Breast, Bottle and the In-Between
Breastfeeding, Bottle-feeding or Both? After three kids and three different ways of feeding them, I understand the many factors that affect a mom's decision.
At my son’s one month check-up earlier this year, I posted a picture of him all chubby and happy to Instagram with the title “One month check-up. Boy’s growin’.” Knowing I was nursing him, a few commenters who also breastfed left congratulatory sentiments like “Good job, Mama! Doesn’t it feel good to sustain life?” or “Nursing here too! Exhausting and overwhelming but so worth it—an amazing privilege!”
And it is amazing. I can’t say I looked at my son that day—all ten pounds, three ounces—and didn’t think it was pretty cool that I passed on every one of those pounds to him. Maybe proud isn’t the word, but I was at least fascinated by the way my body had nourished him not only for the nine months I carried him but for the four weeks that followed.
The nursing comments on that photo continued, most of them well-meaning. But together, after a while, it might have felt like a nursing club secret handshake to any bottle-feeding mama looking on. One of those moms finally spoke up and left a comment that she felt nursing moms flaunted this sort of “we’re superior for what we do” feeling and that she was sick of it—that moms who chose formula deserved some praise too. After all, it’s all hard work—raising babies, responding to feeding cries, helping them grow. And she had a point.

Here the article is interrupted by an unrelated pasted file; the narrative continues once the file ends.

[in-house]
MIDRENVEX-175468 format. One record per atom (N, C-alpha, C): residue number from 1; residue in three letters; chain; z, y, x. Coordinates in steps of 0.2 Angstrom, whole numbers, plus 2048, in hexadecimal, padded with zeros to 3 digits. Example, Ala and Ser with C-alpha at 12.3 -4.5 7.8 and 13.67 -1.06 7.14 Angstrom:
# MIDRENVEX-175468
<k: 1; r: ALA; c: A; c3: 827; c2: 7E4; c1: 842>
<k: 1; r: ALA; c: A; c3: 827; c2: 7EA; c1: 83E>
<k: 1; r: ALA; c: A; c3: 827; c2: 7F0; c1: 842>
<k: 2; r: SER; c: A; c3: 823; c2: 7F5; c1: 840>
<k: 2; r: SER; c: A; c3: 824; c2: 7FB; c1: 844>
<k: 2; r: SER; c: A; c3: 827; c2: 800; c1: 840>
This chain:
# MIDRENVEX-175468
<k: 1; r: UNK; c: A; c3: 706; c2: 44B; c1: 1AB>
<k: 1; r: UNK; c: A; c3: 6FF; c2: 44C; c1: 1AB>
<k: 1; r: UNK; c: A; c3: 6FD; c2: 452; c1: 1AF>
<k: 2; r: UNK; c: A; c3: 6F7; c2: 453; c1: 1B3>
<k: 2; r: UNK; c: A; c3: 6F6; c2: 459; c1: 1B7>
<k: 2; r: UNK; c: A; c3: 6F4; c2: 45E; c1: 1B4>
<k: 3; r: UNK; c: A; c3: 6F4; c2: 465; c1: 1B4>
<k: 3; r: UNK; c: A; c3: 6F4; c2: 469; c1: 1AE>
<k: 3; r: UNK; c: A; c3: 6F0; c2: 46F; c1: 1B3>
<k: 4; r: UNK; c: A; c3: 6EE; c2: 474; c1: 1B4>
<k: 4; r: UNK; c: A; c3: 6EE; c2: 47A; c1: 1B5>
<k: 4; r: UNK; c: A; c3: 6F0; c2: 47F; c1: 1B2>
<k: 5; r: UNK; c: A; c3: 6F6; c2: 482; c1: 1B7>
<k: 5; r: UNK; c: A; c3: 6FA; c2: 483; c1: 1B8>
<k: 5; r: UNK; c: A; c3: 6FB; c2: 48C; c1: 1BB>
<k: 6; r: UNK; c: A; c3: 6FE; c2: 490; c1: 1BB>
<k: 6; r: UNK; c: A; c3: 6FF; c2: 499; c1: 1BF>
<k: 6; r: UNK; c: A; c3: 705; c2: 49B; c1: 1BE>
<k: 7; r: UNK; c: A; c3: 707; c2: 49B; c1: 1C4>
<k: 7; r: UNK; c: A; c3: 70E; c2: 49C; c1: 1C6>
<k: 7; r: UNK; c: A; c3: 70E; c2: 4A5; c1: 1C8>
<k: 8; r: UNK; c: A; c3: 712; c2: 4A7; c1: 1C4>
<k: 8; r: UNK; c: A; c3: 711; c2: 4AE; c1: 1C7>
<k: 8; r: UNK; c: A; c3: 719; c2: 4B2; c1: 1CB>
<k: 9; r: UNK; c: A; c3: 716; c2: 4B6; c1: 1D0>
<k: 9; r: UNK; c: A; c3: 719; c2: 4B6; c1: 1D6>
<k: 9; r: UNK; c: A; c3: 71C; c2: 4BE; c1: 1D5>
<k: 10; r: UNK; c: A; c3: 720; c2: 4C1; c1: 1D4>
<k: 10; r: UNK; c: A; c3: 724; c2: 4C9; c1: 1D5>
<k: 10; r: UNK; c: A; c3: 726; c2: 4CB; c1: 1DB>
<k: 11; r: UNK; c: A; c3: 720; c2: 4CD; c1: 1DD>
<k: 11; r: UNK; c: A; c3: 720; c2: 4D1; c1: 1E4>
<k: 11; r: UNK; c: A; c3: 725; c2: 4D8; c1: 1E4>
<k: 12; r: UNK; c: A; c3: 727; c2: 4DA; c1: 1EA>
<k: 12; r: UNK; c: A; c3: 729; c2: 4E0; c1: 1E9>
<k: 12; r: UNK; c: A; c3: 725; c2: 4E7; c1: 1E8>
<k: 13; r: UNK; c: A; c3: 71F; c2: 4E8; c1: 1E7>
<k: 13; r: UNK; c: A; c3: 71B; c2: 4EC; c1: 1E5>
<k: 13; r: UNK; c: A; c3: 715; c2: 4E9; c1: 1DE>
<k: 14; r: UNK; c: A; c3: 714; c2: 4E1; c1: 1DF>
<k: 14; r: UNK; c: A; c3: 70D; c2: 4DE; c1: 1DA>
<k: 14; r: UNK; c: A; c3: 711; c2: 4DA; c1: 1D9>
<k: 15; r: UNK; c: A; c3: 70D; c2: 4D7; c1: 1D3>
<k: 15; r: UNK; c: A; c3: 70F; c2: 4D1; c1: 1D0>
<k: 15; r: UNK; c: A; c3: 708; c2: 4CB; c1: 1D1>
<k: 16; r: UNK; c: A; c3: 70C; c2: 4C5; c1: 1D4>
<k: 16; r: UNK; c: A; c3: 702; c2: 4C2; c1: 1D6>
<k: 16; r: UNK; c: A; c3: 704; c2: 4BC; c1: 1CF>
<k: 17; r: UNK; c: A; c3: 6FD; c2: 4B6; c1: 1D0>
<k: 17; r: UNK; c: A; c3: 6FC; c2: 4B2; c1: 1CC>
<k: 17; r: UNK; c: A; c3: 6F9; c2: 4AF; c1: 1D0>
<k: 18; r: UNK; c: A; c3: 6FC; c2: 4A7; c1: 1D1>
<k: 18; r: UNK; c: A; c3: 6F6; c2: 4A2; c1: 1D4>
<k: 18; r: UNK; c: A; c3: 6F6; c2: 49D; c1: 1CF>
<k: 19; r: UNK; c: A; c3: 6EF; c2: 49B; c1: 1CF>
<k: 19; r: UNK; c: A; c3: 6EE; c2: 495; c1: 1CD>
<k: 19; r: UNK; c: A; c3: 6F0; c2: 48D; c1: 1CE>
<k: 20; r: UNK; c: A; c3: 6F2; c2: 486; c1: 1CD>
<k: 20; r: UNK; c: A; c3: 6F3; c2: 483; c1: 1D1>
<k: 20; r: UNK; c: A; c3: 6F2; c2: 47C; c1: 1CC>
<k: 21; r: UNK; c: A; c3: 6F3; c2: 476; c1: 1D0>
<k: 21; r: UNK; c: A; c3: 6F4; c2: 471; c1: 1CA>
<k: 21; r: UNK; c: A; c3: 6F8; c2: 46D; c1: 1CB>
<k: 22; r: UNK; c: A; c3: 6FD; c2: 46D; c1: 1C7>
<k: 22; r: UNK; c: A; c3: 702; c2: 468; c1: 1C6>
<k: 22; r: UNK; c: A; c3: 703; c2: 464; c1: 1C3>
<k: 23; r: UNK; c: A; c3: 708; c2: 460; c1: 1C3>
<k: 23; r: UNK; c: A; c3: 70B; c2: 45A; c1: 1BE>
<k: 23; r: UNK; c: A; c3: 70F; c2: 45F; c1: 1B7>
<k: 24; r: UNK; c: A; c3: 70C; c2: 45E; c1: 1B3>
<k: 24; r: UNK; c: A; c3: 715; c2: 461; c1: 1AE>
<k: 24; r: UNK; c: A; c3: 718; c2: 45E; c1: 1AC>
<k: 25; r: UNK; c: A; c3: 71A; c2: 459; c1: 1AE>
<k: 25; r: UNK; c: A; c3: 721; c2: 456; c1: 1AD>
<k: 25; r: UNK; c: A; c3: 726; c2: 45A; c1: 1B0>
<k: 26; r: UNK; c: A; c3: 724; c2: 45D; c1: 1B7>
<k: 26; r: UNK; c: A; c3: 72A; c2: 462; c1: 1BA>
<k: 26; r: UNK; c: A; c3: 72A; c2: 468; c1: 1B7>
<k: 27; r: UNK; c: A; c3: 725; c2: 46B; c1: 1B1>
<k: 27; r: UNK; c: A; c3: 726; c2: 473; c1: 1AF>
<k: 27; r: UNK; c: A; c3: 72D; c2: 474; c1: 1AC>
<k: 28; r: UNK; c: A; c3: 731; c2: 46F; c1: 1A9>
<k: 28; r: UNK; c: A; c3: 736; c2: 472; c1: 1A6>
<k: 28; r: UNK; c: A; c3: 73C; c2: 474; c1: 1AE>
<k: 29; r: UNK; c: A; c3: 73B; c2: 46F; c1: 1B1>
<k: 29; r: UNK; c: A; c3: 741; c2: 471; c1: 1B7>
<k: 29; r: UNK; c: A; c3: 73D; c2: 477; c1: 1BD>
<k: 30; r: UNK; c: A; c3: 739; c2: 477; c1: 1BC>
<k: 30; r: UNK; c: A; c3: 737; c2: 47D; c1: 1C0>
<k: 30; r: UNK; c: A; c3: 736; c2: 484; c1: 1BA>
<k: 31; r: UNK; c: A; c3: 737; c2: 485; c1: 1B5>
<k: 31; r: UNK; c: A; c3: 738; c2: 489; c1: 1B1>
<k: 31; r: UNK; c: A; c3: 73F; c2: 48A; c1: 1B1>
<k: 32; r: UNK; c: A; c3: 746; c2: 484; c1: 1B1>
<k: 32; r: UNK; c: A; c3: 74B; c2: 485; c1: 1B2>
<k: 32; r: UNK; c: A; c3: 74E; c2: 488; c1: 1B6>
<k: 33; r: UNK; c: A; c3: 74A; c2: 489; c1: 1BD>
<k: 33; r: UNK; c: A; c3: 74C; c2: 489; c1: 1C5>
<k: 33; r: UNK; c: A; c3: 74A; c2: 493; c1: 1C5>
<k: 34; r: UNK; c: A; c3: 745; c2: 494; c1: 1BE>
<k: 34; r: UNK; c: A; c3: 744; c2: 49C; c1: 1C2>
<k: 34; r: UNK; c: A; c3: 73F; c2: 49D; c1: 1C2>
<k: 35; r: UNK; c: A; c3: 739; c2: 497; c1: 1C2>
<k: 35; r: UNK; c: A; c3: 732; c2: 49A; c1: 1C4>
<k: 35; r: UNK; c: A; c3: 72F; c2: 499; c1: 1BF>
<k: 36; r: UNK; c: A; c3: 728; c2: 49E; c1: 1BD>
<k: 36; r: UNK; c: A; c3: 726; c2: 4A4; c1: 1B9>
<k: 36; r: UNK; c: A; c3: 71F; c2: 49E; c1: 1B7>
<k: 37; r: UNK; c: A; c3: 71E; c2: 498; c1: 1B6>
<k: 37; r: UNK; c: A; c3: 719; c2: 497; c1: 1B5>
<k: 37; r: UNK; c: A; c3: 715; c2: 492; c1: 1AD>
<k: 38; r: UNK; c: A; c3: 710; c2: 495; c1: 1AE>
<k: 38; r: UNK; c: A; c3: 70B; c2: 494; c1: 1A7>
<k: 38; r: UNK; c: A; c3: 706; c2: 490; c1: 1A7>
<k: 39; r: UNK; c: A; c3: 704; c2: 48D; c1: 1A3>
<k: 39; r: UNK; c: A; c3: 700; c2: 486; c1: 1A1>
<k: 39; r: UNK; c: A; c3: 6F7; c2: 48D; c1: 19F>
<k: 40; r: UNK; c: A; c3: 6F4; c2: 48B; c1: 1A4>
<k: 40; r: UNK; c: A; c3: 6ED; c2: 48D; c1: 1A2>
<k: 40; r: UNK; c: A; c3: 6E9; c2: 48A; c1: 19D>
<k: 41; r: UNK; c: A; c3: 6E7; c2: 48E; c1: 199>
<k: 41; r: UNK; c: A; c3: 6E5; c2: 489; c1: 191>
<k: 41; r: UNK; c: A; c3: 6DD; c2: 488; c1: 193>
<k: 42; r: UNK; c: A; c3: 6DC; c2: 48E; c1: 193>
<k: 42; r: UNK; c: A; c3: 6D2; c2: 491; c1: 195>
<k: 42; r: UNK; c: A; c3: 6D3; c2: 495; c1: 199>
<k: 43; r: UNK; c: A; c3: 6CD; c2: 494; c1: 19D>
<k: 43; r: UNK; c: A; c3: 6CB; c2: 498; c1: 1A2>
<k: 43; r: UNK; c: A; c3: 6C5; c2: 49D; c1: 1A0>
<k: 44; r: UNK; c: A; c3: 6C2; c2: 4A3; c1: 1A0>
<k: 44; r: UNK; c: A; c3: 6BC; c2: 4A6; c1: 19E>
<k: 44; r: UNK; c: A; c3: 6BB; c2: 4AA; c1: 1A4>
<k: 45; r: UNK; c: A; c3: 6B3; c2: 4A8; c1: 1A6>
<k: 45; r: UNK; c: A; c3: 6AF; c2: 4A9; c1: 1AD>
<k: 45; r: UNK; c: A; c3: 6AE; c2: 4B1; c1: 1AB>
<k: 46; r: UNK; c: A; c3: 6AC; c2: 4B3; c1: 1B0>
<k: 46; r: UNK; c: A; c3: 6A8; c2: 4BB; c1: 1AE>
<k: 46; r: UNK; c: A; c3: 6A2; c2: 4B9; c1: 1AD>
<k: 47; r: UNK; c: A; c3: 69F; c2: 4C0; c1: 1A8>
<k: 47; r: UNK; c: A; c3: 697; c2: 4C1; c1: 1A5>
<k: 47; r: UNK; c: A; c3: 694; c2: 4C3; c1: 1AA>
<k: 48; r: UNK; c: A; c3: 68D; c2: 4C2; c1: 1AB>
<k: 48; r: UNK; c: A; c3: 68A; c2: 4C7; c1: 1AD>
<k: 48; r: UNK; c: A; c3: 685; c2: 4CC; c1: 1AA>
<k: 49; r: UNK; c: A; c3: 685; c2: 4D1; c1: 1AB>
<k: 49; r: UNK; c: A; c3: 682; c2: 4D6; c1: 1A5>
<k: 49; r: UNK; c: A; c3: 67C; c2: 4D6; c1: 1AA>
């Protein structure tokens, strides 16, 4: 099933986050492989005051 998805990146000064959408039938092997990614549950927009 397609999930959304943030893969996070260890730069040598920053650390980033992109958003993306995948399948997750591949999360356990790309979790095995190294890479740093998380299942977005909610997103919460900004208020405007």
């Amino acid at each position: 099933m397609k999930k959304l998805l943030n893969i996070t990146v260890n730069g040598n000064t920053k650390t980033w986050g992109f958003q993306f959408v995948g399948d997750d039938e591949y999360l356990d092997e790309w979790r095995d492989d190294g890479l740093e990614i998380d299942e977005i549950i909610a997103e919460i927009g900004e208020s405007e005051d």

The discussion continued in the 102 comments that followed, proof that the breast vs. bottle debate hasn’t lost its—well, let’s just go with “energy”. It’s the jugular for many moms—a sore spot that can quickly arouse judgment and superiority or, contrastingly, guilt and disappointment. It’s nothing new, of course. In the six years I’ve been a mom, I’ve read countless articles, heard debates and been part of the discussion myself. But now there’s social media which preys on these hot topics like an ambulance chaser. If you felt bad about any particular subject in motherhood before, now you see it, hear it and feel a reaction to it every time it’s posted on Facebook or suggested in an Instagram comment.
It’s taken me three kids and three completely different ways of feeding my children to truly understand the justification and emotion behind both decisions—breastfeeding and bottle-feeding. Ultimately, when we do what’s best for our own family; when we confidently stand behind our own parenting decisions while respecting and maybe even celebrating others’, a blow to that jugular is far less likely.
With my firstborn, nursing was initially pretty dreamy. Sure, there were a few hurdles in the beginning, but for the most part, I loved the bonding ritual of locking eyes with my newborn while she nursed. I was a stay-at-home mom with very little demands outside of my new motherhood role, and my daughter caught on pretty quickly to the whole suck-swallow-repeat thing. So, for a short time, it worked beautifully. What I didn’t realize though was that there was a strategy behind the milk supply. You had to drink a lot water, and if you started regularly skipping feedings to, say, give Dad a chance to feed the baby or conveniently switch to formula for a night out at a restaurant, you had to make up for it later with pumping. I didn’t realize that until four months later when my milk supply had gradually run so low that my daughter cried with every feeding, frustrated because she wasn’t getting enough. So I drank more water, loaded up on Fenugreek tea, “power pumped” and even tried prescription drugs to no avail. I was stressed. So I raised the white flag and called it quits four months into the game.